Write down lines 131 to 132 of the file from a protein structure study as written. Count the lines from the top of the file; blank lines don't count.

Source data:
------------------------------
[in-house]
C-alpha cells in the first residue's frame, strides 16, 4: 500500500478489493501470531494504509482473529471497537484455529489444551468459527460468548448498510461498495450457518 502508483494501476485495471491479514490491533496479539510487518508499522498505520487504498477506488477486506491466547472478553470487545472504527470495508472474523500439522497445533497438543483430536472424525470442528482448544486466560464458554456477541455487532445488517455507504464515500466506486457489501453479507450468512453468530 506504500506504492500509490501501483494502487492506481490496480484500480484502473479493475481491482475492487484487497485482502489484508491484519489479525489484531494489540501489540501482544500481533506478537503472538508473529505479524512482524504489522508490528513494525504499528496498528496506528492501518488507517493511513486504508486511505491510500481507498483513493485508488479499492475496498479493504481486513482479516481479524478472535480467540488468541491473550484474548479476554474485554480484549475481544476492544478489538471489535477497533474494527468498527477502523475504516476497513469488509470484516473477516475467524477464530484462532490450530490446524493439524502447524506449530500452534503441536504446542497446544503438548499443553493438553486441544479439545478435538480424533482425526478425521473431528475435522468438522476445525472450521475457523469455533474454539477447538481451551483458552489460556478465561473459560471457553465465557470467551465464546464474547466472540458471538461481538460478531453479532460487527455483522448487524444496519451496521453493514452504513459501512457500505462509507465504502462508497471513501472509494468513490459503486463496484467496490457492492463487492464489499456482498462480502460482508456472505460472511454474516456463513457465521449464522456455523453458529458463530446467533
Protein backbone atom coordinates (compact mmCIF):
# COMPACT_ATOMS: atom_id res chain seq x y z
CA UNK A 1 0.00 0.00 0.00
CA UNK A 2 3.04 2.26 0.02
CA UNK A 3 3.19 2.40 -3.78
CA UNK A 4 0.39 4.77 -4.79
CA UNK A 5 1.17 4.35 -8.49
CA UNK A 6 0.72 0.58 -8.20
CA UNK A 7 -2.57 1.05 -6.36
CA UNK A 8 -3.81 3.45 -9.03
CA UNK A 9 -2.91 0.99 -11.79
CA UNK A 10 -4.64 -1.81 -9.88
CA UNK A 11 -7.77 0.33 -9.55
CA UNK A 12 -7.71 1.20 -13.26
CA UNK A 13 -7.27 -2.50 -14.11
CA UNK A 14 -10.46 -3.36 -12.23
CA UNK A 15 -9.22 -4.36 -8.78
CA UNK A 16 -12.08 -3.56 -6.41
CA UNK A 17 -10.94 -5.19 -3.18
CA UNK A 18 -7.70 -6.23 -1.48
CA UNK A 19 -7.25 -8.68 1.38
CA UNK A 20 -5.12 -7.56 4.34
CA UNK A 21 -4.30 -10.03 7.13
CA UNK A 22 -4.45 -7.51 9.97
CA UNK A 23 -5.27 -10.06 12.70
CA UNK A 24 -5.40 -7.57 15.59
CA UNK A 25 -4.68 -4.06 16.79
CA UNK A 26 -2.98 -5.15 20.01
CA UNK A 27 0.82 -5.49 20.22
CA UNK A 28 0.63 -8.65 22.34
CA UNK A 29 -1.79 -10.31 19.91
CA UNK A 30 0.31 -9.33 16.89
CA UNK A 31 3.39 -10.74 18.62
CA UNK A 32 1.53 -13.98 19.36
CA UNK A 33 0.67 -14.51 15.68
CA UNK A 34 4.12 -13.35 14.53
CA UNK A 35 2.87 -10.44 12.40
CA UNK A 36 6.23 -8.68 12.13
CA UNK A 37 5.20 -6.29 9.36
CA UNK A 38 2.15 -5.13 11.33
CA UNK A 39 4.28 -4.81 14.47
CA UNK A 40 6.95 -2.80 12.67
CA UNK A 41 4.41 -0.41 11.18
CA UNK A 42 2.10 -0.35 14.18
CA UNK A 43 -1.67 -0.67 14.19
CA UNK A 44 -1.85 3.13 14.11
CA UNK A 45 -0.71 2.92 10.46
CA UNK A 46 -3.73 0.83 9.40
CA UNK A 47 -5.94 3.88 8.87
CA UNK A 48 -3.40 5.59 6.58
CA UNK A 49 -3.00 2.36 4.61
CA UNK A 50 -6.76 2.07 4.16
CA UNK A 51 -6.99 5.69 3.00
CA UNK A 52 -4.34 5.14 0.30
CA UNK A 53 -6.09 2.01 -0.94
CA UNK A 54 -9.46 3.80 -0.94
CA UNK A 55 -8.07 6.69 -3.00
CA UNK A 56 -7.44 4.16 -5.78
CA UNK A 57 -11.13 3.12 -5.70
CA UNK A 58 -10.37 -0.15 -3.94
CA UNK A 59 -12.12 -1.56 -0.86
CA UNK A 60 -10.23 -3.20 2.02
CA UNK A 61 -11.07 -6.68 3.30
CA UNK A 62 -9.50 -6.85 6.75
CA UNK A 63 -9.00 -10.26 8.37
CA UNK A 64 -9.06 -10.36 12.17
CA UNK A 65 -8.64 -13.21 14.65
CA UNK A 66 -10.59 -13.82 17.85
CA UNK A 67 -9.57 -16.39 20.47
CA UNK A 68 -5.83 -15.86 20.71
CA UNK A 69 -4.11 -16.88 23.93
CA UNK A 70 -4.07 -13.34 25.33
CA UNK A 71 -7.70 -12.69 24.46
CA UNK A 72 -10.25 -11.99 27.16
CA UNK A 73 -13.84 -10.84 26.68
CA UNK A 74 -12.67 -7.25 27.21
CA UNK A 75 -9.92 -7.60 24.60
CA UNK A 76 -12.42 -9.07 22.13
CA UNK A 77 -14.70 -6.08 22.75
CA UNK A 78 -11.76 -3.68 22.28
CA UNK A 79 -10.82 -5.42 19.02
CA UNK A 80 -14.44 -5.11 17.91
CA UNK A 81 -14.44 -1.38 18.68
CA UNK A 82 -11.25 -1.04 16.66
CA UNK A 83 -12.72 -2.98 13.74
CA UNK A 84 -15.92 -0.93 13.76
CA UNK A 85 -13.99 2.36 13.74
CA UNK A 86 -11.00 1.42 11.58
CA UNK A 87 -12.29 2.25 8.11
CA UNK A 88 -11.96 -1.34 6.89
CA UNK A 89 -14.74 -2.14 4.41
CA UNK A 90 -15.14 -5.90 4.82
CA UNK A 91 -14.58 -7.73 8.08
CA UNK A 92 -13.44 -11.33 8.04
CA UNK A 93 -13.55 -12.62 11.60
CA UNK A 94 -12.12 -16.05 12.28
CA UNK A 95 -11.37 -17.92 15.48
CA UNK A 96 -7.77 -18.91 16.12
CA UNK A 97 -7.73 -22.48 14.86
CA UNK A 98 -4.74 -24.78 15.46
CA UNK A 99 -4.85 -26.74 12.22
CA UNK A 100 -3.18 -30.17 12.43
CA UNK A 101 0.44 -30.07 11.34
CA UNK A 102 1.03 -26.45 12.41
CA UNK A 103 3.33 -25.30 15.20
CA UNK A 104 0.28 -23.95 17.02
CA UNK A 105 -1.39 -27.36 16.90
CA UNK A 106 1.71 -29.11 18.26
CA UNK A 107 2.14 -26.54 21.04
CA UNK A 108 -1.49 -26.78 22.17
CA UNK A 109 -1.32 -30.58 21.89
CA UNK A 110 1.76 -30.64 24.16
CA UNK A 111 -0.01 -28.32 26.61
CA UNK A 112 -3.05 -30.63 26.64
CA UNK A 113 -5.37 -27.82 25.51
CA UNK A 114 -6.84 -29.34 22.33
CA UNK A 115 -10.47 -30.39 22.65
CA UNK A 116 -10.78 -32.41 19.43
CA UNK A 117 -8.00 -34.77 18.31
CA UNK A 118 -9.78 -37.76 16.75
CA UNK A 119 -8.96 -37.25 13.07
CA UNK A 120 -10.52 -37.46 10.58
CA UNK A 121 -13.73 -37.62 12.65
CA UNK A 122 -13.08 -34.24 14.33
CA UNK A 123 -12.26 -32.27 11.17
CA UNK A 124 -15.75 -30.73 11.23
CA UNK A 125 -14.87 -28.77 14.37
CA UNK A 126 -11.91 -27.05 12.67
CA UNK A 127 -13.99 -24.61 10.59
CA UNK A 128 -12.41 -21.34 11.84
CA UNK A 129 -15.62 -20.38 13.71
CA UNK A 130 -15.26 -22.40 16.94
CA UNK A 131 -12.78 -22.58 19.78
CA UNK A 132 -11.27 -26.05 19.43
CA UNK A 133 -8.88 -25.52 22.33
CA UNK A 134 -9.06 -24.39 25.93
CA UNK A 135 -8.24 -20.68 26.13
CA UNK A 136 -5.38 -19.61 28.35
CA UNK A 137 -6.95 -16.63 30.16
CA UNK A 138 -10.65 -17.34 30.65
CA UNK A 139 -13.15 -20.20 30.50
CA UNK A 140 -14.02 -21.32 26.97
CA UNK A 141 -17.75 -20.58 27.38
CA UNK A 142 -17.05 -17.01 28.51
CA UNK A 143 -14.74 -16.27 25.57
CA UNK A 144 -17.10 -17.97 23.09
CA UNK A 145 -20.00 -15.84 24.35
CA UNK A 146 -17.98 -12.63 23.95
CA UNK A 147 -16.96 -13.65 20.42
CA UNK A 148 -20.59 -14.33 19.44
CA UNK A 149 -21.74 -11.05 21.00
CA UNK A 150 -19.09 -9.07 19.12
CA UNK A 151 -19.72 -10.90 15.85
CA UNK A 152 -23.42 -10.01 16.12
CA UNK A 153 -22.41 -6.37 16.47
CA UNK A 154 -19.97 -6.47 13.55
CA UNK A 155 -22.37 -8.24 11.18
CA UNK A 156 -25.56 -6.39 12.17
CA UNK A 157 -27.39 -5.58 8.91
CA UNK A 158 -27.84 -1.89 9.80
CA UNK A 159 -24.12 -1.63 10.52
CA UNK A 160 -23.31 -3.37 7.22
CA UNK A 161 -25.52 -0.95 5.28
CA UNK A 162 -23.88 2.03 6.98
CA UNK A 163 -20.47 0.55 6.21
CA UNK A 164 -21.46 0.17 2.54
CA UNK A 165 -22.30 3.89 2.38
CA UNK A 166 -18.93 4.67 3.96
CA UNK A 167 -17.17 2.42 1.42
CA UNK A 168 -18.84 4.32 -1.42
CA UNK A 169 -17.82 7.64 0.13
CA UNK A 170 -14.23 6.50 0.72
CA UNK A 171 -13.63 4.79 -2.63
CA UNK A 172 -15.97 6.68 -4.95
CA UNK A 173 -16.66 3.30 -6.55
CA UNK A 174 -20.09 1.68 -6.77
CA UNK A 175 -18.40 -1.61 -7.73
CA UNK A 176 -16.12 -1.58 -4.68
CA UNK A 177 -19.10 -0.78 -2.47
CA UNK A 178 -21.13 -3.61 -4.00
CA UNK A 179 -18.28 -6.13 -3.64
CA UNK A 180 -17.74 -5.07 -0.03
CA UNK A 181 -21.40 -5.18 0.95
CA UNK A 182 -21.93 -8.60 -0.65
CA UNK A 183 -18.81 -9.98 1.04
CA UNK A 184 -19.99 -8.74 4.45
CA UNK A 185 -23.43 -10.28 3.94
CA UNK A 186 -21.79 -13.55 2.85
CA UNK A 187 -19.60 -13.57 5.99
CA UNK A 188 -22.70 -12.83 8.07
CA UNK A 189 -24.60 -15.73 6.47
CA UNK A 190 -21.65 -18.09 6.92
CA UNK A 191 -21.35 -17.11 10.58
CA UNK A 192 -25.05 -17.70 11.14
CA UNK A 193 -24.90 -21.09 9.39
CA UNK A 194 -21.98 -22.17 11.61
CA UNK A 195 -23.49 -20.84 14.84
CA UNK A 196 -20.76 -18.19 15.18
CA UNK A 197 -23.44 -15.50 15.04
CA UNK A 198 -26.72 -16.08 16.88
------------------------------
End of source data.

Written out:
CA UNK A 127 -13.99 -24.61 10.59
CA UNK A 128 -12.41 -21.34 11.84